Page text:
He has blamed the Holocaust on Jews themselves; he has stated that Hitler’s persecution was a “divine plan” to lead Jews to form the modern state of Israel; he calls liberal Jews “poisoned” and “spiritually blind”; he admits that the preemptive nuclear attack on Iran that he favors will lead to the deaths of most Jews in Israel. (As a curiosity, he claims in ‘Jerusalem Countdown’ that Hitler was born from a lineage of “accursed, genocidally murderous half-breed Jews.”) With friends like these, Israel really doesn’t need enemies.
Last but not least, the third reason is what I call the Piketty trap. In his Capital and Ideology, Thomas Piketty proposes to radicalize the welfare state – not to nationalize all wealth like in Soviet-style Communism but to maintain capitalism and redistribute assets by giving every adult a lump sum at the age of 25. The progressive income taxes he proposes would allow governments to give everyone a basic income equivalent to 60% of the average wage in wealthy nations and cover the costs of decarbonizing the economy.
Furthermore, employees should have 50% of the seats on company boards; the voting power of even the largest shareholders should be capped at 10%, with an individualized carbon tax calculated by a personalized card that would track each person’s contribution to climate change.
Piketty is thus fully aware that the model he proposes would only work if enforced globally, beyond the confines of nation-states; such a global measure presupposes an already existing global power with the strength and authority to enforce it. However, such a global power is unimaginable within the confines of today’s global capitalism and the political mechanisms it implies – in short, if such a power were to exist, the basic problem would already have been resolved. Piketty’s proposal is utopian, although he presents it as pragmatic, looking for a solution within the frame of capitalism and democratic procedures.
Imagine that Corbyn had won (or, for that matter, Bernie Sanders becomes US president) – and just try to fathom the shattering counter-attack of Big Capital with all its dirty tricks. Maybe the voters were aware of these potential dangers inherent in a Labour victory and preferred the safe game.
The challenges that we face, from global warming to refugees, from digital control to biogenetic manipulations, require nothing less than a global reorganization of our societies. Whichever way this will happen, two things are sure: it will not be enacted by some new version of a Leninist Communist party, but it will also not happen as part of our parliamentary democracy. It will not be just a political party winning more votes and enacting Social Democratic measures.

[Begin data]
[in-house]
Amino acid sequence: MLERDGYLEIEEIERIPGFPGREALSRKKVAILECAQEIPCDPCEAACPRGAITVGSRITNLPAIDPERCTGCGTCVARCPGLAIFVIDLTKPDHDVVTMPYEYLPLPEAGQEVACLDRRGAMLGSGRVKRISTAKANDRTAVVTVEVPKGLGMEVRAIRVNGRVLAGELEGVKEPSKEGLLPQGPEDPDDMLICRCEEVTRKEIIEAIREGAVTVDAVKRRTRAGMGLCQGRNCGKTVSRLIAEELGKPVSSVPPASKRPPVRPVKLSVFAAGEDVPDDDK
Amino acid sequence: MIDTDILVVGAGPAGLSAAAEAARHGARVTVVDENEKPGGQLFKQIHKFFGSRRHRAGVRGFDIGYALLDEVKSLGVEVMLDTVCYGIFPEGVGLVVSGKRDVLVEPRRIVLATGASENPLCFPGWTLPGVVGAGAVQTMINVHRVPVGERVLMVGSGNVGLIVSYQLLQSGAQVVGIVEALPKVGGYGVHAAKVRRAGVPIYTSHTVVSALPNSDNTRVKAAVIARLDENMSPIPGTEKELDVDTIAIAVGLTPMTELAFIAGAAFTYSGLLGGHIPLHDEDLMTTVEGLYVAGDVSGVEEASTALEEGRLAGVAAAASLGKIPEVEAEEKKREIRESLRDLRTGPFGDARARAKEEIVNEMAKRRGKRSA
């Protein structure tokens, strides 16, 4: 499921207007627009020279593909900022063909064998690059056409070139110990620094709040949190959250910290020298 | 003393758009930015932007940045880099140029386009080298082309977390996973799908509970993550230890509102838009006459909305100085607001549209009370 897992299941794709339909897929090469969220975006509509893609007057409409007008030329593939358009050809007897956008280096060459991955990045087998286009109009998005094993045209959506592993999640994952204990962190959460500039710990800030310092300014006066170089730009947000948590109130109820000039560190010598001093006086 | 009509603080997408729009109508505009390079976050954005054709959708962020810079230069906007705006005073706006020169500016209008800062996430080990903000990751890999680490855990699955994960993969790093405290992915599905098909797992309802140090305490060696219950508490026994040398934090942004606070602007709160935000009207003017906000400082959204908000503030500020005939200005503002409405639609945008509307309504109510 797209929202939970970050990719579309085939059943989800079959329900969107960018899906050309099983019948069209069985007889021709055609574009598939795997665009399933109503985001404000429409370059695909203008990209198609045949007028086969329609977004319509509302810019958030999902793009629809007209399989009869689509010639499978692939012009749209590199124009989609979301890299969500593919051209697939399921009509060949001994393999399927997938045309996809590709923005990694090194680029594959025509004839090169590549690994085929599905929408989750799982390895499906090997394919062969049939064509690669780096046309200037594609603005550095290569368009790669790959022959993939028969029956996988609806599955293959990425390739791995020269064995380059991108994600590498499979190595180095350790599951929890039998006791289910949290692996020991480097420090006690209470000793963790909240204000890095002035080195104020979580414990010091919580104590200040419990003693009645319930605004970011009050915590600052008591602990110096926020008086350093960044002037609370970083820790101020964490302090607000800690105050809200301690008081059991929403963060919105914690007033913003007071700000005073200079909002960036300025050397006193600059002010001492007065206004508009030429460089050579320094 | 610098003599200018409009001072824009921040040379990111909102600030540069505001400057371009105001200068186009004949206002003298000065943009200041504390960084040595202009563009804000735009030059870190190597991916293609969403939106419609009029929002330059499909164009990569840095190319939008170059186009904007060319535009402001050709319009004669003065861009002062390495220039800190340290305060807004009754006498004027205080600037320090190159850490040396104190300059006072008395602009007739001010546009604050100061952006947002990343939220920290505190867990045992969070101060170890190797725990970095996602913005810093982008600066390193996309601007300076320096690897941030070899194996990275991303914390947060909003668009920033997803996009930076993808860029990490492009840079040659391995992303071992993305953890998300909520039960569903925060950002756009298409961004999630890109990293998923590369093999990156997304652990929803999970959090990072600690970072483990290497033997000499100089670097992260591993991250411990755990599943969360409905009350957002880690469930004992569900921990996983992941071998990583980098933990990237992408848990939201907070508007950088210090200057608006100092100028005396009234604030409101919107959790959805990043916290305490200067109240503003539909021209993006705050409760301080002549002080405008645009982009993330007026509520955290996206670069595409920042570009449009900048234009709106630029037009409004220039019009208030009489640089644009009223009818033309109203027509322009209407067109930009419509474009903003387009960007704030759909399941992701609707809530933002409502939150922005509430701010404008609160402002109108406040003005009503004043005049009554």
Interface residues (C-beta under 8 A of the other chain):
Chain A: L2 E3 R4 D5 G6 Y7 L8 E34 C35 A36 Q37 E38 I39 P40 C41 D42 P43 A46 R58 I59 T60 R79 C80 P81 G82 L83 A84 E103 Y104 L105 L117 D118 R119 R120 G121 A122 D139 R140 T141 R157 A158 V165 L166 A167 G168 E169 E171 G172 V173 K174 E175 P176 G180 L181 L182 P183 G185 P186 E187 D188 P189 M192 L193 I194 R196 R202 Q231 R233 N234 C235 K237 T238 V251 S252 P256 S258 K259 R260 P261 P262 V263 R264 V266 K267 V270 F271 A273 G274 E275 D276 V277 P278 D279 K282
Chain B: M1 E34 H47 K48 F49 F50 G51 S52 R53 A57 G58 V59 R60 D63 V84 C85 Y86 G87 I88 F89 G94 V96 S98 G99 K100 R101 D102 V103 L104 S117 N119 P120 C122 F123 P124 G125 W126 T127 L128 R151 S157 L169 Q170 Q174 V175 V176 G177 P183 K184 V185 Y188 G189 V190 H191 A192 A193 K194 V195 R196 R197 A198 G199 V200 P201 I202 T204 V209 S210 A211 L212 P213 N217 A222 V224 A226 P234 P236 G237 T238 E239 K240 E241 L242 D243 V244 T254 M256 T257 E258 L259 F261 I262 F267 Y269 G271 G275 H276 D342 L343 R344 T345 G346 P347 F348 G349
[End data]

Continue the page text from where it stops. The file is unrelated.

This brings us to the fatal limitation of Democratic Socialists. Back in 1985, Felix Guattari and Toni Negri published a short book in French Les nouveaux espaces de liberté whose title was changed for the English translation into Communists Like Us – the implicit message of this change was the same as that of Democratic Socialists: “Don’t be afraid, we are ordinary guys like you, we don’t pose any threat, life will just go on when we will win…” This, unfortunately, is not the option. Radical changes are needed for our survival, and life will NOT go on, as usual; we will have to change even in our innermost feelings and stances.
So we should of course fully support Labour in the UK, Democratic Socialists in the US, and their peers in other states. But if we just wait for the right moment to enact radical change, this moment will never arrive. So, we have to begin with where we are. But we should do this without illusions, fully aware that our future will demand much more than electoral games and Social Democratic measures. We are at the beginning of a dangerous voyage on which our survival depends.
Slavoj Žižek is a cultural philosopher. He’s a senior researcher at the Institute for Sociology and Philosophy at the University of Ljubljana and Global Distinguished Professor of German at New York University.
This article originally appeared on RT.com.